6) The General Assembly, in its resolution 377 (V), Uniting for Peace, which was adopted on 3 November 1950, reaffirmed the duty of the permanent members of the Council to seek unanimity and to excercise restraint in the use of the veto and resolved "that if the Security Council, because of lack of unanimity of the permanent members, fails to exercise its primary responsibility for the maintenance of international peace and security in any case where there appears to be a threat to the peace, a breach of the peace or act of aggression, the General Assembly shall consider the matter immediately with a view to making appropriate recommendations to members for collective measures, ..."
7) An Emergency Special Session is convened within 24 hours of the receipt by the Secretary-General of a request for such a session from the Security Council, on the vote of any nine members thereof or upon request from a majority of members of the United Nations.
8) The General Assembly in its Emergency Special Session will have the ability to adopt a strong resolution by an overwhelming majority of the member states. The resolution should be one which would renew the just position of the international community regarding illegal Israeli actions, with a practical aspect aiming at stopping the construction of the settlement in Jabal Abu Ghneim and other illegal actions taken by Israel in Jerusalem and the rest of the occupied Palestinian territory. Of course, the resolution should also renew support for the Middle East peace process and for implementation of the agreements reached.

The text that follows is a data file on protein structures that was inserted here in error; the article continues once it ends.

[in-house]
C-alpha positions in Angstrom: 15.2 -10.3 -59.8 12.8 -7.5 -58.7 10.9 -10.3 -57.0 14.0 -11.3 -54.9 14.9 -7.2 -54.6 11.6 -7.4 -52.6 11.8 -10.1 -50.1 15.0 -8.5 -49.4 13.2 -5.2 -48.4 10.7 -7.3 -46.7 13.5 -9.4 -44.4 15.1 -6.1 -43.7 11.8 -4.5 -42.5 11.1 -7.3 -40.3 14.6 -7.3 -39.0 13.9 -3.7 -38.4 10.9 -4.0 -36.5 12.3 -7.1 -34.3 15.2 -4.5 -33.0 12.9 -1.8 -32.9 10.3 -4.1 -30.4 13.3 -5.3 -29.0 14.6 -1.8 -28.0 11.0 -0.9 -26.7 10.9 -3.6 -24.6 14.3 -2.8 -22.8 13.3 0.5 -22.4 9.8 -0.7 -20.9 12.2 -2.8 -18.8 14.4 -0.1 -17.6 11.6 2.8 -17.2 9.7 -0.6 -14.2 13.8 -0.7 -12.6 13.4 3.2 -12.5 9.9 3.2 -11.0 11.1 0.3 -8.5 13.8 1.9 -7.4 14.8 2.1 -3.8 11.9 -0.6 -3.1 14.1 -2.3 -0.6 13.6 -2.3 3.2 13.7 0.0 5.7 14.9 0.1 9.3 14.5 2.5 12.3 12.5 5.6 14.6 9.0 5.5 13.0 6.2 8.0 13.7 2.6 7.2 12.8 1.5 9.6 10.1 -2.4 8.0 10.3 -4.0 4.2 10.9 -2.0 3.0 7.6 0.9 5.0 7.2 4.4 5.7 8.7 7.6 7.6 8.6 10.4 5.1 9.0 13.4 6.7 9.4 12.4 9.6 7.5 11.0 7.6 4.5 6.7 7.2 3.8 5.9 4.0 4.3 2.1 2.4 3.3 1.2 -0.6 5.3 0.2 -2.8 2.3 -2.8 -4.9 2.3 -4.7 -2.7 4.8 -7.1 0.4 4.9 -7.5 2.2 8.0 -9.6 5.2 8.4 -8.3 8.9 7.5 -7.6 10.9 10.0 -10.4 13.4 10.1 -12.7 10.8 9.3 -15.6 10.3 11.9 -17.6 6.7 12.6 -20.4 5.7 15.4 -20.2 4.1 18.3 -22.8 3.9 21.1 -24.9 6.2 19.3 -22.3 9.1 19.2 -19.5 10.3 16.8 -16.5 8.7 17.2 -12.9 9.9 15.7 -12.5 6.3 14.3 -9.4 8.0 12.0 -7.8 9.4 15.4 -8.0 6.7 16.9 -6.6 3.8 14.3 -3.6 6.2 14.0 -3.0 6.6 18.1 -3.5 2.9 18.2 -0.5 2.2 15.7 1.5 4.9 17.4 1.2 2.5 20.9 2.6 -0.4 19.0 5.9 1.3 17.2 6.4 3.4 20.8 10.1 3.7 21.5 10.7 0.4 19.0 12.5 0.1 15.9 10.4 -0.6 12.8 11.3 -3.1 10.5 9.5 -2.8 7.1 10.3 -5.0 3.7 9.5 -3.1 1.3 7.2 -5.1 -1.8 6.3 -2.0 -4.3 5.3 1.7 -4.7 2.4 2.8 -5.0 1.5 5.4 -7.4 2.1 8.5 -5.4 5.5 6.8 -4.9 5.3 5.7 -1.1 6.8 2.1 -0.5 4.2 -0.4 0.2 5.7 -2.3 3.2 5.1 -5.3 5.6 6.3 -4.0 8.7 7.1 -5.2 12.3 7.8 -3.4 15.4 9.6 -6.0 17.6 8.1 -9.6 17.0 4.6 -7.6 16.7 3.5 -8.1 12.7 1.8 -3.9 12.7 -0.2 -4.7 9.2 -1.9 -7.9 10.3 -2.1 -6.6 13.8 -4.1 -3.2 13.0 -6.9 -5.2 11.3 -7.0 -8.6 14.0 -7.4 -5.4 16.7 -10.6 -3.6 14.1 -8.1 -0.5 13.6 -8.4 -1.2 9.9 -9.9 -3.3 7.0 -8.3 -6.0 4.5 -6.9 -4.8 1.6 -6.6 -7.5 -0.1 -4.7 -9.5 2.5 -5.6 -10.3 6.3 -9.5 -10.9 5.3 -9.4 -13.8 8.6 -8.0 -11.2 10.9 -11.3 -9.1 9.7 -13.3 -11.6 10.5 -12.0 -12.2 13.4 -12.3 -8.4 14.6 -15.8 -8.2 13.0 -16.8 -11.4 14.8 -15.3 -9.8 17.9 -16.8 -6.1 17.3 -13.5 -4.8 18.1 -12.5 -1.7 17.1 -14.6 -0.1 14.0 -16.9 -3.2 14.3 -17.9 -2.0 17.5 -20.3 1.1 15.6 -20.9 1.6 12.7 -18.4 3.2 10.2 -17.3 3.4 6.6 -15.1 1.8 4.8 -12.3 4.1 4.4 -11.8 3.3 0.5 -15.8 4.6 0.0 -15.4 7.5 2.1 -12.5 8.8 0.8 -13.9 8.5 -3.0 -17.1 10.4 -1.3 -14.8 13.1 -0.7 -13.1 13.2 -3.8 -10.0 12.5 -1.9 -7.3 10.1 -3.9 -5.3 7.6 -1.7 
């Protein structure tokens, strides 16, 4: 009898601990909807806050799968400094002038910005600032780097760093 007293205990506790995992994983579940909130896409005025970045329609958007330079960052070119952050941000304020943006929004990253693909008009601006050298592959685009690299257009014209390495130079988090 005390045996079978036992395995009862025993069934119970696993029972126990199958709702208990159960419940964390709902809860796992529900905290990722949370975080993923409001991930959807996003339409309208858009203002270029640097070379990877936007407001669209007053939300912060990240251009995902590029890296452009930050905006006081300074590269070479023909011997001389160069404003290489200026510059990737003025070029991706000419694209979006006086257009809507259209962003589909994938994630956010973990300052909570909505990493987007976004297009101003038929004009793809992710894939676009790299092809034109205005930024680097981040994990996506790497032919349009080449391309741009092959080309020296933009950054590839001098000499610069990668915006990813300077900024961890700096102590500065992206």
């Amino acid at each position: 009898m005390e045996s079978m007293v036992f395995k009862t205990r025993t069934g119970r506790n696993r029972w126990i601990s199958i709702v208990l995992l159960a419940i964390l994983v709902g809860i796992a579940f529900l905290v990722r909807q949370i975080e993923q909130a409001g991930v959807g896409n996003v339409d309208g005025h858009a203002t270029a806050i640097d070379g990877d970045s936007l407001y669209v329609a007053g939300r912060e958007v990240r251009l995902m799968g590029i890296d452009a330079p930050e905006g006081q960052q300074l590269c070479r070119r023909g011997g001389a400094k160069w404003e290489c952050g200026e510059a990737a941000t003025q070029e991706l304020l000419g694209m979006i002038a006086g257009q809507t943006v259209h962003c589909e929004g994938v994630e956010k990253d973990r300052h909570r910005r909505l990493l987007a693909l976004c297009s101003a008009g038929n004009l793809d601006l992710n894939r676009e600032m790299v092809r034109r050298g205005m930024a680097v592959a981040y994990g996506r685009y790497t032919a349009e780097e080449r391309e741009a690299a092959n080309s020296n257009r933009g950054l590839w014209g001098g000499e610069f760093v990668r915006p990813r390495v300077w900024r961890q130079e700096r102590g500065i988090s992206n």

9) The General Assembly did convene an Emergency Special Session on the question of Palestine in the past. The 7th Emergency Special Session was held in July of 1980, following the failure of the Security Council to act upon the recommendations of the Committee on the Exercise of the Inalienable Rights of the Palestinian People, which had been endorsed by the General Assembly. The 7th Emergency Special Session was resumed in April, June, August and September of 1982.
10) The 9th Emergency Special Session was convened to consider the situation in the occupied Arab territories, the Syrian Golan, in February of 1982. The session was convened at the request of the Security Council, as contained in resolution 500 (1982) after the Council failed to exercise its primary responsibilities due to a veto cast by the U.S. on 20 January 1982.
11) Among the other Emergency Special Sessions held, two were related to the Arab-Israeli conflict. The 1st Emergency Session was held in November 1956 to consider the situation related to the Suez Canal and the 5th, which took place in the wake of the 1967 war, was convened in June of that year.
12) This new Emergency Special Session, if convened, will be the 10th. We seek your support for the convening of the Emergency Special Session, as well as your participation in the debate of the General Assembly and support for the draft resolution. The international community should act and act decisively.